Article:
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Judgment favoring policeman’s meth-exposure claim reversed

September 19, 2014

A police officer who claimed disability resulting from his work dismantling methamphetamine labs had a favorable trial court ruling reversed by the Indiana Court of Appeals Friday.

Randy Phelix was a police officer for the City of Mitchell in southern Indiana from November 1997 through March 2008. That’s when he told the city he was unable to perform the duties of his job due to a diagnosis of diabetes, peripheral neuropathy, systolic hypertension and renal disease that he claimed resulted from dismantling meth labs.

The city’s pension board ruled Phelix had a Class 1 impairment as defined in I.C. § 36-8-8-12.5(b)(1)(C), but the Professional Employees Retirement Fund disagreed after a review, finding a Class 3 impairment with a 20 percent degree of disability.

Phelix repeatedly requested the city pay his medical expenses under I.C. 36-8-4-5, and in October 2012, the city filed a complaint for declaratory judgment that it had no duty on Phelix’s claim. Special Judge E. Michael Hoff denied the city’s request in Lawrence Circuit Court.

“The trial court found that the City was required to pay Phelix’s medical expenses pursuant to Indiana Code Section 36-8-4-5, which concerns a city’s duty to care for police officers that have suffered a line of duty injury, and Indiana Code Section 22-3-2-2, which is part of the Worker’s Compensation Act (“WCA”),” Judge Michael Barnes wrote for the panel in City of Mitchell v. Randy Phelix, 47A01-1402-PL-88.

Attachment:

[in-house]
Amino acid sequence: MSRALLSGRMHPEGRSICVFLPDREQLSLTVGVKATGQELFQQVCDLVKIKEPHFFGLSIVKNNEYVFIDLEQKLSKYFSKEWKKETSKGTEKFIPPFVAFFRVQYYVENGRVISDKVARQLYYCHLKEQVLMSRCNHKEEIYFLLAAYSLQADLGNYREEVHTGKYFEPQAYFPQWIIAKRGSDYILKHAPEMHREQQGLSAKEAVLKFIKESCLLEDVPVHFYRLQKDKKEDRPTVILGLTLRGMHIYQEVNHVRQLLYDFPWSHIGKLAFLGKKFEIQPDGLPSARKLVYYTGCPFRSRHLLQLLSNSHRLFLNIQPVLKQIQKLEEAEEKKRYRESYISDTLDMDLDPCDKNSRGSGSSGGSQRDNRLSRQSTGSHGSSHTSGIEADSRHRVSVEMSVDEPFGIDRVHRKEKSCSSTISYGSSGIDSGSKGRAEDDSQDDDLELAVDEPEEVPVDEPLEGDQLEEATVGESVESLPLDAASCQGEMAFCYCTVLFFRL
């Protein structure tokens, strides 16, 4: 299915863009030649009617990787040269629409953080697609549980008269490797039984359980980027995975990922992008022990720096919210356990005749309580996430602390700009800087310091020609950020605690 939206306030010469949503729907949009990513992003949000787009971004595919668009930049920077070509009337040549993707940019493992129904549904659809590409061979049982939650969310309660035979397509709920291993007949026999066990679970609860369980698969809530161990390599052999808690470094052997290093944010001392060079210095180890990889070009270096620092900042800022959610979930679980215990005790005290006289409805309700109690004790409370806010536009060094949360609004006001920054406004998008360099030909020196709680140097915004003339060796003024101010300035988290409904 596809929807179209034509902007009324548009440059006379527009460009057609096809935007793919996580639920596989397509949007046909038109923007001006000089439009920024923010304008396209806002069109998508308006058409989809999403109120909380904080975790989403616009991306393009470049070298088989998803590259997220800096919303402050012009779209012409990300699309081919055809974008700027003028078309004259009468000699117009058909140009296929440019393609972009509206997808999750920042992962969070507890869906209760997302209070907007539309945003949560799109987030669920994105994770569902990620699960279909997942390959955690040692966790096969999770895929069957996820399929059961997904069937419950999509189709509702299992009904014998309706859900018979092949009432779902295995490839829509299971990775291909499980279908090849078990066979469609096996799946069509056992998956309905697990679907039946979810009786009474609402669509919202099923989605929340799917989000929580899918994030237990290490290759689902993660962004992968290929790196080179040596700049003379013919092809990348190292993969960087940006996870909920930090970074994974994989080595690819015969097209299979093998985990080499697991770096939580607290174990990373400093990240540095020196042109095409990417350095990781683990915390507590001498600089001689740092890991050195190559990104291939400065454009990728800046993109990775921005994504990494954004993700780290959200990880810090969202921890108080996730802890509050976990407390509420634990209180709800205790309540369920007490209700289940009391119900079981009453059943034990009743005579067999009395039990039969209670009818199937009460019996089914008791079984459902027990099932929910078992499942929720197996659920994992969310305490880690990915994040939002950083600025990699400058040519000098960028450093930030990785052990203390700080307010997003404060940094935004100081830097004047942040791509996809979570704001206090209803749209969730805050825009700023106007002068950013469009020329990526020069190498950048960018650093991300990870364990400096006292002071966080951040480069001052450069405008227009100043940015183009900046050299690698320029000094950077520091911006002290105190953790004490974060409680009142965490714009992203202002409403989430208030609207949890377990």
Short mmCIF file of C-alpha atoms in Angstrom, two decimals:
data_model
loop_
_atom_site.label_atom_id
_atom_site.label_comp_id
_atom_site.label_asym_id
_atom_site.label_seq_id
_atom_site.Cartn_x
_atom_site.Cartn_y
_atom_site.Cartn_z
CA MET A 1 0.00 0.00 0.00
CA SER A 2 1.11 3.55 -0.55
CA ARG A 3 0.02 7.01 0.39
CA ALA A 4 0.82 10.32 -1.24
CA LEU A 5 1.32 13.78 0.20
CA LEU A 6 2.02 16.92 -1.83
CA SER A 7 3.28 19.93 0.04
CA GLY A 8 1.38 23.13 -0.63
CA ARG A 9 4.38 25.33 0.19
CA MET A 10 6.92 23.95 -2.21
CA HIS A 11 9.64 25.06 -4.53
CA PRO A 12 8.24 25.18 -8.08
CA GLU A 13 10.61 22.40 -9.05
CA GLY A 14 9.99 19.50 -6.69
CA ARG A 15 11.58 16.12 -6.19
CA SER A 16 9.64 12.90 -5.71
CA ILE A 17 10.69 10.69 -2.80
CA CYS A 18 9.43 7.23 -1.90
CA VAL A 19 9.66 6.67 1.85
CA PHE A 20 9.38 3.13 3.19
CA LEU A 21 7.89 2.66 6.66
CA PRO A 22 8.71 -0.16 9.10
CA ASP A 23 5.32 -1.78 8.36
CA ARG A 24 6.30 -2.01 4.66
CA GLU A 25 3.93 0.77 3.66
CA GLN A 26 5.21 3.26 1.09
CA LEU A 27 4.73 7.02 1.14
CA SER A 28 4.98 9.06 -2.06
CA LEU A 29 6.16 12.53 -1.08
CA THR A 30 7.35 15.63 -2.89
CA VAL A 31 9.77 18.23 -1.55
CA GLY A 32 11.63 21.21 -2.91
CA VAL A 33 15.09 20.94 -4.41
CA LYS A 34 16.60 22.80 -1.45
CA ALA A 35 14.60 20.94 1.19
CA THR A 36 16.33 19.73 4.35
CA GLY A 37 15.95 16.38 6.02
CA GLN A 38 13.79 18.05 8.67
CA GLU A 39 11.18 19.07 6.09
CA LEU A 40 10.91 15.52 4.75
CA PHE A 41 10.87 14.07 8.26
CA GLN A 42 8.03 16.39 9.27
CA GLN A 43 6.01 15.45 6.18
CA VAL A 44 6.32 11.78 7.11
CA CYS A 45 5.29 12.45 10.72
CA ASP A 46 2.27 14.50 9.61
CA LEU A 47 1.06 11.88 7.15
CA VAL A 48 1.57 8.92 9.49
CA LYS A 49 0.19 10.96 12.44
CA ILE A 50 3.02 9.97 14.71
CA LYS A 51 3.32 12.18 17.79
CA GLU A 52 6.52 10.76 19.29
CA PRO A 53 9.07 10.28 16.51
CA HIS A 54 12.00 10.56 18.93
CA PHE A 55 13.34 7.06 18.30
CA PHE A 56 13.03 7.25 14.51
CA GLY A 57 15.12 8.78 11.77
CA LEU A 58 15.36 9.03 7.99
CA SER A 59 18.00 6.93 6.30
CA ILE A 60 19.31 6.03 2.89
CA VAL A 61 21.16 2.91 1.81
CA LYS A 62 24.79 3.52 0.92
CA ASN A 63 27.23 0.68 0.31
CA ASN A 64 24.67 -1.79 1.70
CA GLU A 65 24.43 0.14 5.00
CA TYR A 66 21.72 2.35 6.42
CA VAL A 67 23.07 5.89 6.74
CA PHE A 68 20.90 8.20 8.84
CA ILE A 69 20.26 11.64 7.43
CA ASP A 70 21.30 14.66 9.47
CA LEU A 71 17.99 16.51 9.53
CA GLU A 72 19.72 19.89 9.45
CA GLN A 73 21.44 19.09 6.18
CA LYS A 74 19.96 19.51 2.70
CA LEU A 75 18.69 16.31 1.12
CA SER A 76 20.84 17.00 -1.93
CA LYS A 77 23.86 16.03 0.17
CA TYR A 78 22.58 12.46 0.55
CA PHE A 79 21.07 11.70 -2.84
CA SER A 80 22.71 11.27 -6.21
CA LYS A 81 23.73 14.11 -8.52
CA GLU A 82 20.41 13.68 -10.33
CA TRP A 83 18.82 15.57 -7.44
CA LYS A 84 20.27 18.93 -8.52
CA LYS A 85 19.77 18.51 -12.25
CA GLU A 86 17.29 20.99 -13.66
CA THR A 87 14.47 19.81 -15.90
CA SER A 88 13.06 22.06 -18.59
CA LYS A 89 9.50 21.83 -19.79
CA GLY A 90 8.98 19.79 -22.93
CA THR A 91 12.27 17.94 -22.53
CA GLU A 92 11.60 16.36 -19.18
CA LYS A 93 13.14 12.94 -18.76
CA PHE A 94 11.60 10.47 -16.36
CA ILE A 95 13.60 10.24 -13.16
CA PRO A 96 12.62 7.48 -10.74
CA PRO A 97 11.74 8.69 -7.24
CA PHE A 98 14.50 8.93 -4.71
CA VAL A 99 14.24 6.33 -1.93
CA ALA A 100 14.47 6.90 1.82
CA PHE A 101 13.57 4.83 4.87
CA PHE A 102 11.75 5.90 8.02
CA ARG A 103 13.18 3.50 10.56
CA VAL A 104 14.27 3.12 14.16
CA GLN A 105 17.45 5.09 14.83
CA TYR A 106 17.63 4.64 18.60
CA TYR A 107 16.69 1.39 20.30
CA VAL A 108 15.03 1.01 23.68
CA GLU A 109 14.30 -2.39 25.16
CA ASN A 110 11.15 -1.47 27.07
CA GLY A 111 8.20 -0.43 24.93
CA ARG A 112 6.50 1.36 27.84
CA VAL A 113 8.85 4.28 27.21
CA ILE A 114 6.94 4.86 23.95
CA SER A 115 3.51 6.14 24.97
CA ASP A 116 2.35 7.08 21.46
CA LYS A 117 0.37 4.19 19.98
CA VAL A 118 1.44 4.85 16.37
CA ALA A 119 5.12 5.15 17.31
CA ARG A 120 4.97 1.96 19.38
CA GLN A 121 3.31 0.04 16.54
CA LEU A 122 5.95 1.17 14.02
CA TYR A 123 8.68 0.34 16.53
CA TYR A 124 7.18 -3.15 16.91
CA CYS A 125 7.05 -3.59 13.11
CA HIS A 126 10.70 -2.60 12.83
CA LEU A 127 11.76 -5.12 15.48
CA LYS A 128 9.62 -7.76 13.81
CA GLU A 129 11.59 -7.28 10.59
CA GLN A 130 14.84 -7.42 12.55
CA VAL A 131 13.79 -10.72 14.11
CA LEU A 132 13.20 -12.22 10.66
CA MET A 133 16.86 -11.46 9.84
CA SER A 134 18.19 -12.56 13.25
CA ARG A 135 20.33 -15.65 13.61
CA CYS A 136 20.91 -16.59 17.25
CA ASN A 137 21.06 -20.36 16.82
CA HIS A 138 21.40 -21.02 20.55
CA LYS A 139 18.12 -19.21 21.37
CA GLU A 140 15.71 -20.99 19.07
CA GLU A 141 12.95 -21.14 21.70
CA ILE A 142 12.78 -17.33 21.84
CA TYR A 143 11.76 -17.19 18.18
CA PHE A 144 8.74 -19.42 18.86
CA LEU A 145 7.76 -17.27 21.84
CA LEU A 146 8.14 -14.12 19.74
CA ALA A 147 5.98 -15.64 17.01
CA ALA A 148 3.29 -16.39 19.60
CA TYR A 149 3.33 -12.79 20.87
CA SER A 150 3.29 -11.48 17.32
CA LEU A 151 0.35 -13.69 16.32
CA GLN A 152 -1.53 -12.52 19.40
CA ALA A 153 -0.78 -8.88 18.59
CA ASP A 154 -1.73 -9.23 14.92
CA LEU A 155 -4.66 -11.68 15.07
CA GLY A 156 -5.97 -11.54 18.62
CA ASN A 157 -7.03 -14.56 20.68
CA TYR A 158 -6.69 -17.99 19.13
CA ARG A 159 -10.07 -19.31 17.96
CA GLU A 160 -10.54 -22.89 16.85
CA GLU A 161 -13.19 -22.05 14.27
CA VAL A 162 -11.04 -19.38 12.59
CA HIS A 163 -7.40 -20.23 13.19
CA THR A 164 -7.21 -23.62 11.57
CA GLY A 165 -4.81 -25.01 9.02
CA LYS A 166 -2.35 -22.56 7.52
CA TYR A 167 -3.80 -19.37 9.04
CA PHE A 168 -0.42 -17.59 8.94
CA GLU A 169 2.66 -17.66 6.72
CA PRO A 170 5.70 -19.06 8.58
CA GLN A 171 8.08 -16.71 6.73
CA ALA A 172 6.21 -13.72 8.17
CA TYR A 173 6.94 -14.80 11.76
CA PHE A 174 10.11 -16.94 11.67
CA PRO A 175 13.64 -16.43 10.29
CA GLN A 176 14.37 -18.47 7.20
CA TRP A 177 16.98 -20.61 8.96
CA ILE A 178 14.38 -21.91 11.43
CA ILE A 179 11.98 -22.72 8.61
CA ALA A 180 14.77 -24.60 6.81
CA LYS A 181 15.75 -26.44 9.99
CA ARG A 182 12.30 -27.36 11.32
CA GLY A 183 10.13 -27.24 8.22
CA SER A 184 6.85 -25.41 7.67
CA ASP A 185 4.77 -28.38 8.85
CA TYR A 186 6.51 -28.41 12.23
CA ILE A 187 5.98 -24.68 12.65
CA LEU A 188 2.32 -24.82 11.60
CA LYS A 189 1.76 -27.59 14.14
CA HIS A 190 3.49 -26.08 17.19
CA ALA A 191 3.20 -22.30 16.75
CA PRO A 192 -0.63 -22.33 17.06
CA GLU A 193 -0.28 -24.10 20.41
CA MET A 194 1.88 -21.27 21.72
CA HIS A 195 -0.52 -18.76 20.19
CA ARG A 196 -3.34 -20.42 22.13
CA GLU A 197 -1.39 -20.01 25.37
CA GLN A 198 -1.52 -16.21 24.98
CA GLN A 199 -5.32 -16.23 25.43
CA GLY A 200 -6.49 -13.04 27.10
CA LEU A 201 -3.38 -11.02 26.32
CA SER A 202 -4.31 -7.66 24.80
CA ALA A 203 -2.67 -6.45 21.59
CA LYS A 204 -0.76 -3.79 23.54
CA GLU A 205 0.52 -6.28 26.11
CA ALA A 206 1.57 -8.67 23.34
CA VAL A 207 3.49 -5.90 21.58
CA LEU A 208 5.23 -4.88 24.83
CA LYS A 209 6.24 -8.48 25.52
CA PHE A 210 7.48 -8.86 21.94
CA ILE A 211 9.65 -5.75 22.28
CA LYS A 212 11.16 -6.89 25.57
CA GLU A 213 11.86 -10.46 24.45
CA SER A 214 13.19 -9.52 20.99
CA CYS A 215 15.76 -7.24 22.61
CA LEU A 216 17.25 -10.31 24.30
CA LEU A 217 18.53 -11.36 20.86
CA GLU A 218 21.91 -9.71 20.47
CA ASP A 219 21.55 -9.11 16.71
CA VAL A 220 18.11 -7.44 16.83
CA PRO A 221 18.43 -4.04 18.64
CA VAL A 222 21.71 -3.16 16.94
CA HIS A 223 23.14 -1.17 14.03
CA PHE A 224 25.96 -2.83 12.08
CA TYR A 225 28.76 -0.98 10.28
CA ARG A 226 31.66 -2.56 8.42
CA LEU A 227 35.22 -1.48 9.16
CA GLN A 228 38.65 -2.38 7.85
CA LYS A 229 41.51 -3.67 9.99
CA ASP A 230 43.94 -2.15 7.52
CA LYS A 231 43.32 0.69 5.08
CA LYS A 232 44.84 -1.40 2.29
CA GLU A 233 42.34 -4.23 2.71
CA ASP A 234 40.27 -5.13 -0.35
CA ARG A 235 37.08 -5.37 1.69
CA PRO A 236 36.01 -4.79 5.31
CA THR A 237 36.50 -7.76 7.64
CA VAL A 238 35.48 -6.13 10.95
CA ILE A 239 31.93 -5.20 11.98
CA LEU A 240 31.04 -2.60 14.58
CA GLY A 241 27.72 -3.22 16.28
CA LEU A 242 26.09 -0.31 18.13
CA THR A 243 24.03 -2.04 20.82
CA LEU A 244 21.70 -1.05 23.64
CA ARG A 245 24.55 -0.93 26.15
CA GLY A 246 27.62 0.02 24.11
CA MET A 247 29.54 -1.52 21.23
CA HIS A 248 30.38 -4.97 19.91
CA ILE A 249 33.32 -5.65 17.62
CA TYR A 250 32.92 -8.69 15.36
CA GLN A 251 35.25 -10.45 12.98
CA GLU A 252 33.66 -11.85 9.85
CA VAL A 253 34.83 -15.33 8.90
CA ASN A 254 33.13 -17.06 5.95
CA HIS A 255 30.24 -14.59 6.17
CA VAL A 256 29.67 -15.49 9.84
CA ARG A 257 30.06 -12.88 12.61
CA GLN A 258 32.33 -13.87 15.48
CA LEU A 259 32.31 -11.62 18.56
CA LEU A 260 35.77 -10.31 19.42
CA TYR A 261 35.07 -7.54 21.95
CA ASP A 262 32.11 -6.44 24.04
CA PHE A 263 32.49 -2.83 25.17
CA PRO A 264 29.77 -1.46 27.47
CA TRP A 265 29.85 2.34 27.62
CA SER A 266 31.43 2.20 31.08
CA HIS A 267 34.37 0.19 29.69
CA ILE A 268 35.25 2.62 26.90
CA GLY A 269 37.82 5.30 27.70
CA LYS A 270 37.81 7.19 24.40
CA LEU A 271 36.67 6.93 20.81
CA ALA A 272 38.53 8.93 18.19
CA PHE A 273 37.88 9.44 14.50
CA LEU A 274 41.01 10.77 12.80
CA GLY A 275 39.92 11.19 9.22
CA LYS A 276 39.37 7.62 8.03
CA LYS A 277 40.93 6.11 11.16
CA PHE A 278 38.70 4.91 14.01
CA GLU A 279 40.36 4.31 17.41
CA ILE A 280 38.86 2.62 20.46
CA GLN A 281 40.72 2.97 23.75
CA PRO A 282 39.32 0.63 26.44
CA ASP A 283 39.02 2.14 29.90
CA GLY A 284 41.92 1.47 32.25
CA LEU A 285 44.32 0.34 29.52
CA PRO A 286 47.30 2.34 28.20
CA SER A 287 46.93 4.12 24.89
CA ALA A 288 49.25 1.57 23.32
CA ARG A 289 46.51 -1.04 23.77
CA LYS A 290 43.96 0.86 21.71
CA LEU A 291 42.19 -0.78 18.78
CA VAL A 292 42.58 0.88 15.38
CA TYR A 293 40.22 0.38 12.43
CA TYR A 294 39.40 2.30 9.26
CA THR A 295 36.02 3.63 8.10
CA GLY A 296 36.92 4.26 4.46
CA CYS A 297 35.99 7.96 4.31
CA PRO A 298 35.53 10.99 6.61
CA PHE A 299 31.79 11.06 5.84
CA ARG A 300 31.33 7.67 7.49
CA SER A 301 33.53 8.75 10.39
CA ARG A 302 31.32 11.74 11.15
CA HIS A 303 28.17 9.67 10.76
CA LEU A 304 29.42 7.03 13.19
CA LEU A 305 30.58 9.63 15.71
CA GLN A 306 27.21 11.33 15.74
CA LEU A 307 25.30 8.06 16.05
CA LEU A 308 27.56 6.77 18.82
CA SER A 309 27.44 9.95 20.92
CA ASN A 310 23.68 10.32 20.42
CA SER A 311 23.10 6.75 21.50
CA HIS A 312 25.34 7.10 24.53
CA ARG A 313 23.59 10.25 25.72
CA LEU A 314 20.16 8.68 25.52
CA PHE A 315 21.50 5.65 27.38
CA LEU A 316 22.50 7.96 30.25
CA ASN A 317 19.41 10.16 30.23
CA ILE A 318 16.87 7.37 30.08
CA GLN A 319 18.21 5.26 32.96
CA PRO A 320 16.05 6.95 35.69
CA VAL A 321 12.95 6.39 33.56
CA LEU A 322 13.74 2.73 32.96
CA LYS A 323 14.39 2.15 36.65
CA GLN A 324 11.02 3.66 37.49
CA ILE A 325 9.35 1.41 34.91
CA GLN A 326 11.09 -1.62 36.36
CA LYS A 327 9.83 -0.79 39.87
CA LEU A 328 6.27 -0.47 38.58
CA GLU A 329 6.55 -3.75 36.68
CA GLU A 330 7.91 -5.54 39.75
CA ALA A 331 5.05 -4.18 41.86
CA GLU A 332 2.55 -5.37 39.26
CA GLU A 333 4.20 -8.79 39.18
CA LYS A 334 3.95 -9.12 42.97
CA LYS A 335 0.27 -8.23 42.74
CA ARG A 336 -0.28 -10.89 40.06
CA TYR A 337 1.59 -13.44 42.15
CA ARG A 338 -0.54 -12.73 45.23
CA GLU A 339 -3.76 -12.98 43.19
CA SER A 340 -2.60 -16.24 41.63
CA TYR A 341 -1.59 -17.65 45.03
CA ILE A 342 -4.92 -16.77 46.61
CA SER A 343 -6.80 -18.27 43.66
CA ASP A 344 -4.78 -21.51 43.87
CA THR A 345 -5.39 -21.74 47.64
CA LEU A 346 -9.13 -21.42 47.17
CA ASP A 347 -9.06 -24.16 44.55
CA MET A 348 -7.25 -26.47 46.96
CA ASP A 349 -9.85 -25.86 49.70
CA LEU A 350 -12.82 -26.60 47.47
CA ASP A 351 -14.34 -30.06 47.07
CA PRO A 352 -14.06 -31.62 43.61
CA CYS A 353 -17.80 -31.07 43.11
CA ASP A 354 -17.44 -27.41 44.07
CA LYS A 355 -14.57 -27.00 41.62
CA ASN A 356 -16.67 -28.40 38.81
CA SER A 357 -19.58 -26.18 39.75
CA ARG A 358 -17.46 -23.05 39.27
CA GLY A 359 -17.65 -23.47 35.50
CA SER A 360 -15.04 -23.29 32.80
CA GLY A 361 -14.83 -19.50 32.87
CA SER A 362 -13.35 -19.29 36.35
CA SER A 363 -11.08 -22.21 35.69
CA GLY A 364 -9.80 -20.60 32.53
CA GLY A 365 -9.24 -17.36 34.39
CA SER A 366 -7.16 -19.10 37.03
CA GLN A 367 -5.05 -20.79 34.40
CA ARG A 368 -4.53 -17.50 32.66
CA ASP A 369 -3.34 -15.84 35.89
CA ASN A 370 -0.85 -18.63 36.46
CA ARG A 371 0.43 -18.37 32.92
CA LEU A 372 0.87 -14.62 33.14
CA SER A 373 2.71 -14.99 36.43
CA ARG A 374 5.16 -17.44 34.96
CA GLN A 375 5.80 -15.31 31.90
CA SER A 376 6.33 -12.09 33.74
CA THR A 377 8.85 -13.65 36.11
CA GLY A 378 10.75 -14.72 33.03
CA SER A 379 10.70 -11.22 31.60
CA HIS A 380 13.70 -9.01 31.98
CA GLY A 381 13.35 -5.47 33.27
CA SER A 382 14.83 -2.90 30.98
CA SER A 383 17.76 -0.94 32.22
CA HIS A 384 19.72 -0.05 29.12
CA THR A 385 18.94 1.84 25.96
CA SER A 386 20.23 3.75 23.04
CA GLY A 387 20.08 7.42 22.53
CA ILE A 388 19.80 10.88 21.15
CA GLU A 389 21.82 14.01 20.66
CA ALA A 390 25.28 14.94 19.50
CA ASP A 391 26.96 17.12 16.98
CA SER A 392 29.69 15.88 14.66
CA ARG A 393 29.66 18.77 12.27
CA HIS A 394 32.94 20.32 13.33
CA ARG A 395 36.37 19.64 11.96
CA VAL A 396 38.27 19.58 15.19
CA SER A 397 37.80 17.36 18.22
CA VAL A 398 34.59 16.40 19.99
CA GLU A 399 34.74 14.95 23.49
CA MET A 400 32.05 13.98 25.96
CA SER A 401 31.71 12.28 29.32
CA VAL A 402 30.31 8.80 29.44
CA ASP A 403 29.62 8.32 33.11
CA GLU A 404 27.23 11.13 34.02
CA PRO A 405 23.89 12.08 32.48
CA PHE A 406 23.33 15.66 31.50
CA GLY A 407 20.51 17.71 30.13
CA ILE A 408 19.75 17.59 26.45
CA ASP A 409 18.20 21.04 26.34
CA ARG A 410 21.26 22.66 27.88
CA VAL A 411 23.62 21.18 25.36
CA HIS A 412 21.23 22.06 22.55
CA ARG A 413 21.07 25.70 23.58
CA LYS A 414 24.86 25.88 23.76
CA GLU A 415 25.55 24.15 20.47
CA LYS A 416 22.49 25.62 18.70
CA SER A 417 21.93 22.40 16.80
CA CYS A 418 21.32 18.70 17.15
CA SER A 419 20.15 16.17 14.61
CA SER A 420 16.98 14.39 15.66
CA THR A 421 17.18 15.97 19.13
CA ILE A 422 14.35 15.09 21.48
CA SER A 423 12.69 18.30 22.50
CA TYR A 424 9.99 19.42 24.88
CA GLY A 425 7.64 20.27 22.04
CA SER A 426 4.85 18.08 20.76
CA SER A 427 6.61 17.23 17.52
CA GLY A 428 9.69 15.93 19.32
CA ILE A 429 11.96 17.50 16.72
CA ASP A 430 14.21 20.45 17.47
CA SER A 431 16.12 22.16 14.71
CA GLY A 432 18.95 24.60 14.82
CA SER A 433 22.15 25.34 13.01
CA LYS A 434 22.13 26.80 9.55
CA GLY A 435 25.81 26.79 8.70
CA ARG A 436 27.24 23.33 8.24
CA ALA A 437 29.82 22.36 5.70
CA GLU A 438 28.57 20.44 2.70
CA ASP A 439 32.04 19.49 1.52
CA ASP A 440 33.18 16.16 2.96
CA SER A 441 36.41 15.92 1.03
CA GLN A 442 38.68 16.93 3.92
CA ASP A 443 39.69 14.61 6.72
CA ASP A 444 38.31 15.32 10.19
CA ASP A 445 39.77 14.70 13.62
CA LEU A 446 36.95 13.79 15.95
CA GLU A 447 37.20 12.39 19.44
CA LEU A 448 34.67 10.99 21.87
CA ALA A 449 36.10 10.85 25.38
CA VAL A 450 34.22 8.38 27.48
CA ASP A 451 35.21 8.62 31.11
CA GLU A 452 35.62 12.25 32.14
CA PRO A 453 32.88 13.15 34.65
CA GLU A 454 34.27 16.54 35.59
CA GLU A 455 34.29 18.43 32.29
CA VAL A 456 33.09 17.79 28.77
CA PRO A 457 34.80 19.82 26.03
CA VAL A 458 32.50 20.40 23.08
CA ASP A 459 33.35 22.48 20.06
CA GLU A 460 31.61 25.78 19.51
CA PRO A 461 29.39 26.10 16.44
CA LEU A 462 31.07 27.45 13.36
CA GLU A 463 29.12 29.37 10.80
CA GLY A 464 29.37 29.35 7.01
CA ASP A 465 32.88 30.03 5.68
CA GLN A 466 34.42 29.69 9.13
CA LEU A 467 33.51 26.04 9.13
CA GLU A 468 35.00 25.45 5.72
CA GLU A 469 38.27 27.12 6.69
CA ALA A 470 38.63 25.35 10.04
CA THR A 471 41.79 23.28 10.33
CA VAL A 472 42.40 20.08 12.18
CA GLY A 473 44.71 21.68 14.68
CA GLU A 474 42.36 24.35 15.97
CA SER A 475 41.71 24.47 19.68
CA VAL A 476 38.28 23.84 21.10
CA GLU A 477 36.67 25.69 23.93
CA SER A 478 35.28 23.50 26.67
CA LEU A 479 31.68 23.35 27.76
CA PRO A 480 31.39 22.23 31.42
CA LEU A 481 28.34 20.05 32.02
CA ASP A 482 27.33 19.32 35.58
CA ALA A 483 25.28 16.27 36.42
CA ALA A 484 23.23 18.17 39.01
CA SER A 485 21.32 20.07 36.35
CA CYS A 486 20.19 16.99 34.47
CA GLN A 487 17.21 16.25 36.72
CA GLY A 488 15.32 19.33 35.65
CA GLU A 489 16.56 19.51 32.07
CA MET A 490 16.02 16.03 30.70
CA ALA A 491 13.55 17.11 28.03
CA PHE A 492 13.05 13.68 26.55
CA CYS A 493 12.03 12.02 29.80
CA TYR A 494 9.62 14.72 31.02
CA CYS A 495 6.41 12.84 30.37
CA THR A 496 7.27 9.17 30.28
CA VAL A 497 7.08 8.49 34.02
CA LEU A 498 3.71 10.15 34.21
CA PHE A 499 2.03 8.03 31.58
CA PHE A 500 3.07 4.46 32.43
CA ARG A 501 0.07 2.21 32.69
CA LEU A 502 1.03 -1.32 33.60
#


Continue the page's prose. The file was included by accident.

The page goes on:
The case attracted amicus filings from the Indiana Association of Cities and Towns and the Indiana Municipal Lawyers Association. Joining the city, they argued that under the two statutes, “if a city procures a worker’s compensation policy covering the police department, an injured officer must look to recovery under the WCA first, not Indiana Code Section 36-8-4-5,” Barnes wrote.

“Phelix was obligated to seek payment of his medical expenses under the WCA process. Phelix started the process but did not further pursue benefits after the worker’s compensation carrier denied his claim. Although he had the opportunity to do so, Phelix did not challenge the initial determination of the worker’s compensation carrier,” the opinion says.

“We recognize the inconsistency here — PERF apparently determined that Phelix’s medical condition was at least in part a result of his employment, but the worker’s compensation carrier determined that his medical condition was not related to his employment,” Barnes wrote. “However, that inconsistency would have been better addressed by Phelix exhausting his administrative remedies in the worker’s compensation proceedings.

“Where the statutes are unambiguous, as here, we are constrained to apply the statutes as written. The trial court erred when it concluded that Phelix was entitled to have the City pay his medical bills under Indiana Code Section 36-8-4-5 despite the worker’s compensation carrier’s denial of his claim,” the panel concluded in reversing.

 

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